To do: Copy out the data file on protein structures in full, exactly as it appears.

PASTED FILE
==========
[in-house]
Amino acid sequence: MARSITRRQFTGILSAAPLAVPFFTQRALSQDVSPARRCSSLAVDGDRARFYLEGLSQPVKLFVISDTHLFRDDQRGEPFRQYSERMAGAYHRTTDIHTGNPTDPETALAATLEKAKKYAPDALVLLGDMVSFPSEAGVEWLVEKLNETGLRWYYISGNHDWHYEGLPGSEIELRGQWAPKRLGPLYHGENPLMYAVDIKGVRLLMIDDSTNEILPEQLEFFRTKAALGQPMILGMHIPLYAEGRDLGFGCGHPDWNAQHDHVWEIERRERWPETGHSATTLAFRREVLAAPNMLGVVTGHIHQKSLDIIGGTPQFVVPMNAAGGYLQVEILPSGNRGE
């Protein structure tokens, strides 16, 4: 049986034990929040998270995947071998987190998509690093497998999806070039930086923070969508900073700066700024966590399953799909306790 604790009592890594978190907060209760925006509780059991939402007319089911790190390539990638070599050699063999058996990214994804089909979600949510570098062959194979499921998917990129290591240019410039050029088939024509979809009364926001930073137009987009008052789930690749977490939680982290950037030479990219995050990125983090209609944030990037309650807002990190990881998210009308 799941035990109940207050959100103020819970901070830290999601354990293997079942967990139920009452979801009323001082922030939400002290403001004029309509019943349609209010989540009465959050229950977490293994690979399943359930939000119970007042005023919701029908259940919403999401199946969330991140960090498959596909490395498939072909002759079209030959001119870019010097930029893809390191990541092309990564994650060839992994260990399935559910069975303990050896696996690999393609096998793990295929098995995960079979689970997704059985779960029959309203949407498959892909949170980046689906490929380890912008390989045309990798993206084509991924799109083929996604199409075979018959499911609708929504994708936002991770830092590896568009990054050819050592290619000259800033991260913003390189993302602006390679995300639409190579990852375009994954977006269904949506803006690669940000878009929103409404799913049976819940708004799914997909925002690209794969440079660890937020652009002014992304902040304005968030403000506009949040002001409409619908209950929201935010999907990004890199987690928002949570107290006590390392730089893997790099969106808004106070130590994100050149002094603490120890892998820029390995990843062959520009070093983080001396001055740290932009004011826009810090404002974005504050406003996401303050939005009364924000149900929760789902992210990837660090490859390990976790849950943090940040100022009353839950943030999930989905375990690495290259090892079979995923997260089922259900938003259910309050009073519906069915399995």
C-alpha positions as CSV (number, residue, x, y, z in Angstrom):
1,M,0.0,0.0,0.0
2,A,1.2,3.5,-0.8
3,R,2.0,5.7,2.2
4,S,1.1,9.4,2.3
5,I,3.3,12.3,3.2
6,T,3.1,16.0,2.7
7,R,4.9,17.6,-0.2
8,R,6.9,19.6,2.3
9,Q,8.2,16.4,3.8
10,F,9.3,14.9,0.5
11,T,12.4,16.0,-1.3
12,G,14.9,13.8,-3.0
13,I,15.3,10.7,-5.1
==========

[in-house]
Amino acid sequence: MARSITRRQFTGILSAAPLAVPFFTQRALSQDVSPARRCSSLAVDGDRARFYLEGLSQPVKLFVISDTHLFRDDQRGEPFRQYSERMAGAYHRTTDIHTGNPTDPETALAATLEKAKKYAPDALVLLGDMVSFPSEAGVEWLVEKLNETGLRWYYISGNHDWHYEGLPGSEIELRGQWAPKRLGPLYHGENPLMYAVDIKGVRLLMIDDSTNEILPEQLEFFRTKAALGQPMILGMHIPLYAEGRDLGFGCGHPDWNAQHDHVWEIERRERWPETGHSATTLAFRREVLAAPNMLGVVTGHIHQKSLDIIGGTPQFVVPMNAAGGYLQVEILPSGNRGE
């Protein structure tokens, strides 16, 4: 049986034990929040998270995947071998987190998509690093497998999806070039930086923070969508900073700066700024966590399953799909306790 604790009592890594978190907060209760925006509780059991939402007319089911790190390539990638070599050699063999058996990214994804089909979600949510570098062959194979499921998917990129290591240019410039050029088939024509979809009364926001930073137009987009008052789930690749977490939680982290950037030479990219995050990125983090209609944030990037309650807002990190990881998210009308 799941035990109940207050959100103020819970901070830290999601354990293997079942967990139920009452979801009323001082922030939400002290403001004029309509019943349609209010989540009465959050229950977490293994690979399943359930939000119970007042005023919701029908259940919403999401199946969330991140960090498959596909490395498939072909002759079209030959001119870019010097930029893809390191990541092309990564994650060839992994260990399935559910069975303990050896696996690999393609096998793990295929098995995960079979689970997704059985779960029959309203949407498959892909949170980046689906490929380890912008390989045309990798993206084509991924799109083929996604199409075979018959499911609708929504994708936002991770830092590896568009990054050819050592290619000259800033991260913003390189993302602006390679995300639409190579990852375009994954977006269904949506803006690669940000878009929103409404799913049976819940708004799914997909925002690209794969440079660890937020652009002014992304902040304005968030403000506009949040002001409409619908209950929201935010999907990004890199987690928002949570107290006590390392730089893997790099969106808004106070130590994100050149002094603490120890892998820029390995990843062959520009070093983080001396001055740290932009004011826009810090404002974005504050406003996401303050939005009364924000149900929760789902992210990837660090490859390990976790849950943090940040100022009353839950943030999930989905375990690495290259090892079979995923997260089922259900938003259910309050009073519906069915399995």
C-alpha positions as CSV (number, residue, x, y, z in Angstrom):
1,M,0.0,0.0,0.0
2,A,1.2,3.5,-0.8
3,R,2.0,5.7,2.2
4,S,1.1,9.4,2.3
5,I,3.3,12.3,3.2
6,T,3.1,16.0,2.7
7,R,4.9,17.6,-0.2
8,R,6.9,19.6,2.3
9,Q,8.2,16.4,3.8
10,F,9.3,14.9,0.5
11,T,12.4,16.0,-1.3
12,G,14.9,13.8,-3.0
13,I,15.3,10.7,-5.1